If a man does not keep pace with his companions, perhaps it is because he hears a different drummer. Let him step to the music which he hears, however measured or far away. –Henry David Thoreau
My daughter has Asperger’s Syndrome.
Wow. That’s hard to just say. It doesn’t ever get easier for me. I thought it would. But, surprisingly, it is still difficult for me.
And she follows the beat of a different drummer, a beat that is wildly foreign to me. A beat that often thrums it’s way into my heart and pierces it.
And sometimes I thrill in the differentness of the music she hears, and sometimes I want to drown it out.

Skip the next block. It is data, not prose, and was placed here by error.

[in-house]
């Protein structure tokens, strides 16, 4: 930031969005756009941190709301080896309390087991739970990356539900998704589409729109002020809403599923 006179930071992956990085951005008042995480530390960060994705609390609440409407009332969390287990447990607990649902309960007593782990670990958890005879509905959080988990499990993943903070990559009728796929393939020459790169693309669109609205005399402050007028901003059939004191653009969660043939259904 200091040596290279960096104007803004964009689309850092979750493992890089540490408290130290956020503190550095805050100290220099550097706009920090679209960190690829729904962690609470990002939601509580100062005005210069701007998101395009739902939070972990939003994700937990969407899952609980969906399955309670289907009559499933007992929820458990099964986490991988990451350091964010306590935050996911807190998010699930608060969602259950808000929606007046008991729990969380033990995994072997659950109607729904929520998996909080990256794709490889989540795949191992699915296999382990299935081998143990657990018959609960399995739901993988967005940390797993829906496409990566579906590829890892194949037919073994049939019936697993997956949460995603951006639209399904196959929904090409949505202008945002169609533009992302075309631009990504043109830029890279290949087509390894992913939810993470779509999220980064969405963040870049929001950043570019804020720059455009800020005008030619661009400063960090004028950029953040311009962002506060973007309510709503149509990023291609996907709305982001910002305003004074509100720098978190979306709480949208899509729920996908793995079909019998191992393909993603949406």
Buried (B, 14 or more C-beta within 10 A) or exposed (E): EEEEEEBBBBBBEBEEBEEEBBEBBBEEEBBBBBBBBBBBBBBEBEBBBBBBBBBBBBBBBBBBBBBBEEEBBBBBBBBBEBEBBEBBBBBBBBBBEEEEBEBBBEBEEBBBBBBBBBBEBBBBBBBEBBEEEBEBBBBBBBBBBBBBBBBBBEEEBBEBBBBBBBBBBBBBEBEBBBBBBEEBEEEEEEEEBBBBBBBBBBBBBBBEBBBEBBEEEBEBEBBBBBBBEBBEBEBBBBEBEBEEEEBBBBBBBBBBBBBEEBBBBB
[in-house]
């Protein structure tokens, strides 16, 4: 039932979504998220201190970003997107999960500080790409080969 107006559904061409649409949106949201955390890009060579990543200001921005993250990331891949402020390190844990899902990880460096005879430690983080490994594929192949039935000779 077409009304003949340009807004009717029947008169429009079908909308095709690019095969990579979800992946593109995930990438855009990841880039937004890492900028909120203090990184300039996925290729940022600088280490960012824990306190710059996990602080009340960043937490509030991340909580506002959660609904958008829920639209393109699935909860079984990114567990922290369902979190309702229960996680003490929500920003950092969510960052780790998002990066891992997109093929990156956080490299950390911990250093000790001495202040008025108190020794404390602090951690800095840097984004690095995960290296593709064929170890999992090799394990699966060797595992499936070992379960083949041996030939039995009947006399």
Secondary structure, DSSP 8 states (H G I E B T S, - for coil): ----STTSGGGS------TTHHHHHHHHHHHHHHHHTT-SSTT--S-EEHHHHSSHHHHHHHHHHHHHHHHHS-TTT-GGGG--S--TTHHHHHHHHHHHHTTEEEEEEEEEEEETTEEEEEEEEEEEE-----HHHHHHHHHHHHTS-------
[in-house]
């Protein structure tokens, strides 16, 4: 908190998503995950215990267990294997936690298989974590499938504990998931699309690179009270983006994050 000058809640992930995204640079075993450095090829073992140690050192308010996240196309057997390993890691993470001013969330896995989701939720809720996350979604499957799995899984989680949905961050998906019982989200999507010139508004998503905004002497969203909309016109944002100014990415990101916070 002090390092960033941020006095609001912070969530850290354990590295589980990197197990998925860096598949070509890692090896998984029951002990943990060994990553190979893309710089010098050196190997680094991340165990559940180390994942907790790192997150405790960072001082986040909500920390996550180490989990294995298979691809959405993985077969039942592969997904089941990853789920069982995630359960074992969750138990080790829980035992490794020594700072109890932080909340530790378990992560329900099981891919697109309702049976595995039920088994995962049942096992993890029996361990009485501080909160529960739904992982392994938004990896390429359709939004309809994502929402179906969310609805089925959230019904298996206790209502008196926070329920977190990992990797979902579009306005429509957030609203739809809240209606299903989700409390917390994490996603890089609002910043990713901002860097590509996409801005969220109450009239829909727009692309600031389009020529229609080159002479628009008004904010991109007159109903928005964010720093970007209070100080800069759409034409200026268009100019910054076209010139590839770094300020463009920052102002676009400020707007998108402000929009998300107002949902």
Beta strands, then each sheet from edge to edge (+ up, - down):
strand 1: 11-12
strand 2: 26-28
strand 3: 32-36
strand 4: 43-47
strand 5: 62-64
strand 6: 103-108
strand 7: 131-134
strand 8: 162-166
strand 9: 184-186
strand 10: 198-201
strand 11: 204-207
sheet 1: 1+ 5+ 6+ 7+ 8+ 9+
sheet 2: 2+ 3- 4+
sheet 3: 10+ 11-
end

My daughter is 12 years old, so you would think I would feel like someone who has experience–but as soon as I think I can pick out a melody in her music, it changes on me and I am left feeling completely inadequate as I try to hear the new stanzas and measures.
In a way, though, I also follow the beat of a different drummer. You see, for me, I can appreciate the research and ideas from professionals with regard to Asperger’s, and I use that as my foundation, but I sometimes don’t do things their way, and I often follow my own intuition, after studying out research and professional recommendations and ideas.
In fact, the Spirit is far, far better at teaching me how to hear my daughter’s melodies than any professional or book or study. And that sounds a bit daft, but it’s absolutely true. And, with the Spirit, I don’t have to know everything–I don’t even have to know why I do something–I just have to follow what He tells me and it never fails.